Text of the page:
As a mother of two children, I know the struggle of helping my children as they learn to read. When my son was in kindergarten and first grade, he would bring home the most mundane and boring books that were meant to be easy to read. Sure he could read them, but there was little to no excitement in those milestones. It was the reading we did each night before bed. We would read together some of his favorite books, and the joy on his face as he read the words brought joy to my heart as well. In the final chapter of Reading Wellness, the authors remind us that progress is not always a result of hard work, but that sometimes if we "work less", we all enjoy reading more!
JoyAs teachers, many of us are disheartened by the way our schools' achievement has been monitored and scrutinized. It takes the joy out of teaching and robs our classrooms of joy. Though we have to teach those important concepts to our students, we MUST find time to squeeze in those moments of joy when reading. Those are the moments when students can really use those concepts we have taught as they enjoy what they are reading. Through the "Feeling Good" lessons, we help children see how reading can bring joy into their own lives.
There is no doubt about it, the Feeling Good lesson helps our children learn to love reading and find ways that any book can make them feel good. Beyond just feeling good about what they are reading, students gain that intrinsic motivation to keep reading and find books and authors they love.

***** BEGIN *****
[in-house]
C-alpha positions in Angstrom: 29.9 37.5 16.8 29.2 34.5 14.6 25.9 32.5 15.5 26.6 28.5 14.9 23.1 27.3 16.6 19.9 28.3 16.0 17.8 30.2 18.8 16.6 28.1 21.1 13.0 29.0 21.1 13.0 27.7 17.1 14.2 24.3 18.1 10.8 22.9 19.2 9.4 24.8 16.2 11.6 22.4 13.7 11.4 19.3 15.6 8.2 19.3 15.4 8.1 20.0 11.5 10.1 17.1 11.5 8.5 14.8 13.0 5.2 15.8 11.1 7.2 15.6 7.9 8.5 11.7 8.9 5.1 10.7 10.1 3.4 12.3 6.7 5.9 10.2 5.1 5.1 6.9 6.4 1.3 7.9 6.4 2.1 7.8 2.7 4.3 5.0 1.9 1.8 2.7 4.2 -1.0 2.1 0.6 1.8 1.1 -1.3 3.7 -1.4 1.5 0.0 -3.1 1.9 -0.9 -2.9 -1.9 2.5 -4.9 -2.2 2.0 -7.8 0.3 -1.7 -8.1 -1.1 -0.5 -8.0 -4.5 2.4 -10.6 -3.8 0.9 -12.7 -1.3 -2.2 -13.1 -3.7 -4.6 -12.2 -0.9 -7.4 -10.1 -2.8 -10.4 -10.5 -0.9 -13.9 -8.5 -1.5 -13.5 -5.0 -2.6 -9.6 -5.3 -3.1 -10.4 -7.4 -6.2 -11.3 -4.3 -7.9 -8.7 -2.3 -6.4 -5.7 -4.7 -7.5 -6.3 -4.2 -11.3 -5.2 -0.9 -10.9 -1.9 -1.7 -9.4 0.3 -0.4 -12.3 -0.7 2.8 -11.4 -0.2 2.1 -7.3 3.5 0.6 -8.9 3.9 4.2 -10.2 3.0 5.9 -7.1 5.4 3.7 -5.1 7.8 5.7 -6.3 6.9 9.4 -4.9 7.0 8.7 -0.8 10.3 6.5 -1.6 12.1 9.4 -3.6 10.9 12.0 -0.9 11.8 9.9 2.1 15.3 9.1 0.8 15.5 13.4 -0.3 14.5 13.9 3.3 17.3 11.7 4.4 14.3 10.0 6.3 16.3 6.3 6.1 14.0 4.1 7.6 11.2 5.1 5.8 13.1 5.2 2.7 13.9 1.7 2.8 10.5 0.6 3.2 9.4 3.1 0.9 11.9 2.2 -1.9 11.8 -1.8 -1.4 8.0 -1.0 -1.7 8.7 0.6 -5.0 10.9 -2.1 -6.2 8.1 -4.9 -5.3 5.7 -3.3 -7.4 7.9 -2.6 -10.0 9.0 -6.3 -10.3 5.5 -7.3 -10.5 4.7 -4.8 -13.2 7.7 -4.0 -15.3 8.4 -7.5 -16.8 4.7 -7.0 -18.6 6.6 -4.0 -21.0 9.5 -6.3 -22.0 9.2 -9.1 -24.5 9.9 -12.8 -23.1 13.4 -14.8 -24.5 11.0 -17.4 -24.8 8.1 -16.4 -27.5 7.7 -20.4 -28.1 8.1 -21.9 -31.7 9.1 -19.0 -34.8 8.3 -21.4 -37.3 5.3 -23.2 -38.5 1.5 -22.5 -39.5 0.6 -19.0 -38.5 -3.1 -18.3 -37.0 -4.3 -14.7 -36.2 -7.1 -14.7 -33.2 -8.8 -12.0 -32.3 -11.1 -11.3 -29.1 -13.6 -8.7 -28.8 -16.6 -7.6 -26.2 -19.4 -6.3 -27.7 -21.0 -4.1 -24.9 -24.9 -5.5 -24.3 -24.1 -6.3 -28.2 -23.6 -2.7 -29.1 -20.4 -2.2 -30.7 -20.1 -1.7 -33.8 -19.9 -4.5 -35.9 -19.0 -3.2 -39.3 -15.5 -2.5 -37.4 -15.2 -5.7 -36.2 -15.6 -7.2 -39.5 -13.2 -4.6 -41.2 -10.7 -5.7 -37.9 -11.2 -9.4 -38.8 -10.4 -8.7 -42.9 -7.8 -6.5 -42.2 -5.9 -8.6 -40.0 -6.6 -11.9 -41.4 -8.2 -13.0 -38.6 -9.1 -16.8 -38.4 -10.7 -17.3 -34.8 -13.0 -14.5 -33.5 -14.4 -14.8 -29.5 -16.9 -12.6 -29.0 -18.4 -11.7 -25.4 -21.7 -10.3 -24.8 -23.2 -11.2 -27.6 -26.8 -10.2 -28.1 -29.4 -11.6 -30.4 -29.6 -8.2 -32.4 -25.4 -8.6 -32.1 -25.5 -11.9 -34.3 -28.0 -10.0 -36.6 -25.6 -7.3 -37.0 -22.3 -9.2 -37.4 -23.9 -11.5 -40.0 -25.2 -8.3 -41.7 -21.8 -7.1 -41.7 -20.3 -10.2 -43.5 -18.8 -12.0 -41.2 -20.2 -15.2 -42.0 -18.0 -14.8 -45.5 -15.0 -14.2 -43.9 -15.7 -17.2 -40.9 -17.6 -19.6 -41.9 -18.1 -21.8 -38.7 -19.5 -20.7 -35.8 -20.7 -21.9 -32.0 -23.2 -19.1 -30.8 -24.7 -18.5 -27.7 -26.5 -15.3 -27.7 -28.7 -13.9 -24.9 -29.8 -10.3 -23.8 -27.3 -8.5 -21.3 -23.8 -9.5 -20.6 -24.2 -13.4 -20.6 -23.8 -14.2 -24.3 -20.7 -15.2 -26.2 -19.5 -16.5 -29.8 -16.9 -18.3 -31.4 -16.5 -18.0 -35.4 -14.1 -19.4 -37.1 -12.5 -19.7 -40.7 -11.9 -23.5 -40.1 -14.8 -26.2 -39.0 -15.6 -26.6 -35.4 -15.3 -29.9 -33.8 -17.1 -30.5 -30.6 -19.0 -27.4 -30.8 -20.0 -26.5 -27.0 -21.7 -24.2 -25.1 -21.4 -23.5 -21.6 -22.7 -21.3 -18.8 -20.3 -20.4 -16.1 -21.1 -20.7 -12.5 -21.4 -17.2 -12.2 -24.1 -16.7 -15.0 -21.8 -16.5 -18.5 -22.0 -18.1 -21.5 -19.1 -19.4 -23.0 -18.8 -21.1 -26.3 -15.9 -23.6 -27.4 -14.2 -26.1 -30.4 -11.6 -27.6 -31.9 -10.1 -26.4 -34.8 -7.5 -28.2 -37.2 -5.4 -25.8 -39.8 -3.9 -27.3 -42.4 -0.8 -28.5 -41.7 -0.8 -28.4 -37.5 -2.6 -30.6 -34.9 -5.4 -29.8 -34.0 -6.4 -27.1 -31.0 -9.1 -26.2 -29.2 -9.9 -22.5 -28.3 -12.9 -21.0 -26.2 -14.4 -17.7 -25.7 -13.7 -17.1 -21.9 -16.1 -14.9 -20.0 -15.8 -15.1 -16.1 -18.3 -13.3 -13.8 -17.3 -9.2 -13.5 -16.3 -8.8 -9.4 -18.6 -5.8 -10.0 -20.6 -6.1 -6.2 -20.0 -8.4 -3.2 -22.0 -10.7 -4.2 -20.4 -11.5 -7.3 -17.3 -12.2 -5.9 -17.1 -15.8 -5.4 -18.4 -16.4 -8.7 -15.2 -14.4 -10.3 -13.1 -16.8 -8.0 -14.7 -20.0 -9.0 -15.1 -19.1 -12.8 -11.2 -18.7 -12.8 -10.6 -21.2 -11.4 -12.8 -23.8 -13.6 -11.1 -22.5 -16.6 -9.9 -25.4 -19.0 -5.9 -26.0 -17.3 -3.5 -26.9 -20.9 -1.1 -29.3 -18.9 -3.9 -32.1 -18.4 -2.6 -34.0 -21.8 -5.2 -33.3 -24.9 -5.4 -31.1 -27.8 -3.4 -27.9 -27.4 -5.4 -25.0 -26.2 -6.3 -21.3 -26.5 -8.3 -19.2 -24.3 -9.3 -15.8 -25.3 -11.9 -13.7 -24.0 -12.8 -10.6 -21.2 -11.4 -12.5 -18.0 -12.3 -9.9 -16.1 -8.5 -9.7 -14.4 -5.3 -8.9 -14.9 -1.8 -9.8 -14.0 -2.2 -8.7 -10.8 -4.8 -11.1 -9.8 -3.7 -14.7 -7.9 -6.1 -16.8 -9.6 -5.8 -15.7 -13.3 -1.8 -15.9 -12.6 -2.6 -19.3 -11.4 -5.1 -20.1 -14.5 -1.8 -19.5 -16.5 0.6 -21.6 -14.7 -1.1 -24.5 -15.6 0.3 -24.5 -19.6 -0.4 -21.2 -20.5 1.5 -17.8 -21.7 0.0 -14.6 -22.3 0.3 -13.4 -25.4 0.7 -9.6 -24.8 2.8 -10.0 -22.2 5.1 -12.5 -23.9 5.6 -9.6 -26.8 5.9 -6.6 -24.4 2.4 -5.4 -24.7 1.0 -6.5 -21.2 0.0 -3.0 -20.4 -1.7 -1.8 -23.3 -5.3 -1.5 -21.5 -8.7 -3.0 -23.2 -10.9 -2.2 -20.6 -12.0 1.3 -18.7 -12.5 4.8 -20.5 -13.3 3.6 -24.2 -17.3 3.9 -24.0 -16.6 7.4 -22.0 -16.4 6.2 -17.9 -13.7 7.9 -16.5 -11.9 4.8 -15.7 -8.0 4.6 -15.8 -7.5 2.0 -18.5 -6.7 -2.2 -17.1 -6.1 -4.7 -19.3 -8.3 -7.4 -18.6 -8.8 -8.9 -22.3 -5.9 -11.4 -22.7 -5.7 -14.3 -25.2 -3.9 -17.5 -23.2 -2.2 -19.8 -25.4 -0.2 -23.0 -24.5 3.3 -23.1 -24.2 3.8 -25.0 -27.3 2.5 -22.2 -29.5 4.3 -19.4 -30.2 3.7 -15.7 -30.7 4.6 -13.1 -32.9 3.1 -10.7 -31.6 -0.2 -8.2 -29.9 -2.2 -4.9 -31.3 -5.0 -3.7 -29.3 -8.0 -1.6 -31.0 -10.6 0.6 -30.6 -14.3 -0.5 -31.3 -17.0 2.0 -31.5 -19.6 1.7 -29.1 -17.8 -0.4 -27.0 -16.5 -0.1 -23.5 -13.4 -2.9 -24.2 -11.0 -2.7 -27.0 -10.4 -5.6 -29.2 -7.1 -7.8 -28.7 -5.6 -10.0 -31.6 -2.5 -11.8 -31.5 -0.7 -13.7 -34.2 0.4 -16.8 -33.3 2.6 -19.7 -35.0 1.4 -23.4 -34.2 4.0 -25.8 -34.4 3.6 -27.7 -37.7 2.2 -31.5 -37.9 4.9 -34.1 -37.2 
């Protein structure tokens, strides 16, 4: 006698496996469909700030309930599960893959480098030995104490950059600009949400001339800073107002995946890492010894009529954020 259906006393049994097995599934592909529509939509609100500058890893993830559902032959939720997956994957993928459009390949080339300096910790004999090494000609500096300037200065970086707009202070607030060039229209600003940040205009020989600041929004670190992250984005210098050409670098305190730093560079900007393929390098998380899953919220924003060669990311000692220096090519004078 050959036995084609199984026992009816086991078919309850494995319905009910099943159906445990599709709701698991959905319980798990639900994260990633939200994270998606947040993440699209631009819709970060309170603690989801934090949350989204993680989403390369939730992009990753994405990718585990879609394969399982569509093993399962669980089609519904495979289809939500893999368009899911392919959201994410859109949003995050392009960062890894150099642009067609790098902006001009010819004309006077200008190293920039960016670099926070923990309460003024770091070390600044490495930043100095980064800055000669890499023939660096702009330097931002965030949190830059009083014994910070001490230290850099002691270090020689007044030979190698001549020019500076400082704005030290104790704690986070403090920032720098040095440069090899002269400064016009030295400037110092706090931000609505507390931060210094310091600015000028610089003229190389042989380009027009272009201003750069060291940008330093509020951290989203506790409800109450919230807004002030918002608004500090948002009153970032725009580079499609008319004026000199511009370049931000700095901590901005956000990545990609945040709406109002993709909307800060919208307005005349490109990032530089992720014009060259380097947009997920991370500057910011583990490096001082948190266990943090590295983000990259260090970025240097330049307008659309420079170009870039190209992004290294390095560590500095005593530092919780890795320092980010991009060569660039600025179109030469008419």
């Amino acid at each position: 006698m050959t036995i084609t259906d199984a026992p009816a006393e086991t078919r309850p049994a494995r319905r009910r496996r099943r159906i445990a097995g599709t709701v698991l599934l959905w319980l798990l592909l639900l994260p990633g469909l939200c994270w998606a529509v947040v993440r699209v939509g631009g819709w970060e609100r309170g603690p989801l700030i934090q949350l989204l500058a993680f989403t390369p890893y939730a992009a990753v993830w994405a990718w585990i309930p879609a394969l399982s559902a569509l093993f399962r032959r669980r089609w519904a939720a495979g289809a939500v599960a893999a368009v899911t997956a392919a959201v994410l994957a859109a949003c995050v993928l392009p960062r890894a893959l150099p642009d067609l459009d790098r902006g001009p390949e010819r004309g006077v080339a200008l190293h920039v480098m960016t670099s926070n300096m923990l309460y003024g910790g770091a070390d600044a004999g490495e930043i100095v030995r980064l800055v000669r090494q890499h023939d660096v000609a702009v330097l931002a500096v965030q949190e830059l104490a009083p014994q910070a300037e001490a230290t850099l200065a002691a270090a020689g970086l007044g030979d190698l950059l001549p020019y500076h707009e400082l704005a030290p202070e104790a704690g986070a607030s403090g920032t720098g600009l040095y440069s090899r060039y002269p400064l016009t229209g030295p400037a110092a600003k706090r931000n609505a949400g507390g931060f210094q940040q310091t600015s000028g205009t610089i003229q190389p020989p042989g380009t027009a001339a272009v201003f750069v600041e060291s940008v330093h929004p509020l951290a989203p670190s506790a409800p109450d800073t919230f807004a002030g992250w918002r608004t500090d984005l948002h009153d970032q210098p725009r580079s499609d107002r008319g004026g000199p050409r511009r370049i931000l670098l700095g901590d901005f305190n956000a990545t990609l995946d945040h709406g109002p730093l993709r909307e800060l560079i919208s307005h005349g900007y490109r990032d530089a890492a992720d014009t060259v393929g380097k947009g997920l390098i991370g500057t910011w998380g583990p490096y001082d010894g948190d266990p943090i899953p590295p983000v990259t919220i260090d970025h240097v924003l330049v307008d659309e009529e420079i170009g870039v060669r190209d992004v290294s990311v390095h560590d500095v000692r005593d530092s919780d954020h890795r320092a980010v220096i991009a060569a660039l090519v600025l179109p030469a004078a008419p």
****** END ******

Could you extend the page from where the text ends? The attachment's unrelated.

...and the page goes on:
Once students find that reading is enjoyable and worth their time, they search for books that will give them joy. They find joy in all that they read, even if it is a topic they don't love. Finding joy in even the mundane makes the task of reading worthwhile.
As teachers, we are reminded that "all is lost if we teach children how to read but fail to show them why to read." (Burkins and Yaris, 2014) As our students discover great books, it leads to increased joy, and that gives our inner teacher much joy.
While we are required to teach our students how to read and read closely, we have to find that balance so the love of reading happens too. As students begin to read what feels good to them, the skills we have taught will synchronize with their learning.
So many times we offer extrinsic rewards to coax our students to read. Studies have shown that those rewards do no always work. We have to help children find the intrinsic motivation to read. When reading makes a reader feel good, which leads to more reading, which leads to more success with the text. That creates lifelong readers!
That's what this entire chapter was about! As we find joyful experiences in our own life, we bring more joy to our classroom and students.
So, go out and find that joy in your life and share it with your students!
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